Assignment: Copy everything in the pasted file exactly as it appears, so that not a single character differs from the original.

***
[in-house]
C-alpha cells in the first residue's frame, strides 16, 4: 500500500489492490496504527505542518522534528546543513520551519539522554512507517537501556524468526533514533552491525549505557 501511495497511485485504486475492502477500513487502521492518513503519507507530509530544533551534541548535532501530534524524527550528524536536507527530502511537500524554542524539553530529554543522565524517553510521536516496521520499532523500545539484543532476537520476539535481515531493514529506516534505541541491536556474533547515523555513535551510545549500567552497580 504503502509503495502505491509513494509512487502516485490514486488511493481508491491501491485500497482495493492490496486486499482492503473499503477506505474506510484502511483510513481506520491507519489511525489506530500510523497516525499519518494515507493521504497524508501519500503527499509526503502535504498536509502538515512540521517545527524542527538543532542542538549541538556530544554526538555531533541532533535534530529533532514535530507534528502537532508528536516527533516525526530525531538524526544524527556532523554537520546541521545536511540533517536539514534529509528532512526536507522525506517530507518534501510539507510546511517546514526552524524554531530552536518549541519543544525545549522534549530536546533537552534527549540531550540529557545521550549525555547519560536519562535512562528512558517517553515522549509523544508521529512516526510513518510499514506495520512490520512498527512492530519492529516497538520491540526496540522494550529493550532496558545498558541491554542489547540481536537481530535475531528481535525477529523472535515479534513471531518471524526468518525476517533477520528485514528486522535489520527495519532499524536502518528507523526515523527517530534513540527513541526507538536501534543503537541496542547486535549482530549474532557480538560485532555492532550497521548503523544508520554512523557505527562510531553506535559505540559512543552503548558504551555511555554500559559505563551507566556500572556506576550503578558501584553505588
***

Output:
[in-house]
C-alpha cells in the first residue's frame, strides 16, 4: 500500500489492490496504527505542518522534528546543513520551519539522554512507517537501556524468526533514533552491525549505557 501511495497511485485504486475492502477500513487502521492518513503519507507530509530544533551534541548535532501530534524524527550528524536536507527530502511537500524554542524539553530529554543522565524517553510521536516496521520499532523500545539484543532476537520476539535481515531493514529506516534505541541491536556474533547515523555513535551510545549500567552497580 504503502509503495502505491509513494509512487502516485490514486488511493481508491491501491485500497482495493492490496486486499482492503473499503477506505474506510484502511483510513481506520491507519489511525489506530500510523497516525499519518494515507493521504497524508501519500503527499509526503502535504498536509502538515512540521517545527524542527538543532542542538549541538556530544554526538555531533541532533535534530529533532514535530507534528502537532508528536516527533516525526530525531538524526544524527556532523554537520546541521545536511540533517536539514534529509528532512526536507522525506517530507518534501510539507510546511517546514526552524524554531530552536518549541519543544525545549522534549530536546533537552534527549540531550540529557545521550549525555547519560536519562535512562528512558517517553515522549509523544508521529512516526510513518510499514506495520512490520512498527512492530519492529516497538520491540526496540522494550529493550532496558545498558541491554542489547540481536537481530535475531528481535525477529523472535515479534513471531518471524526468518525476517533477520528485514528486522535489520527495519532499524536502518528507523526515523527517530534513540527513541526507538536501534543503537541496542547486535549482530549474532557480538560485532555492532550497521548503523544508520554512523557505527562510531553506535559505540559512543552503548558504551555511555554500559559505563551507566556500572556506576550503578558501584553505588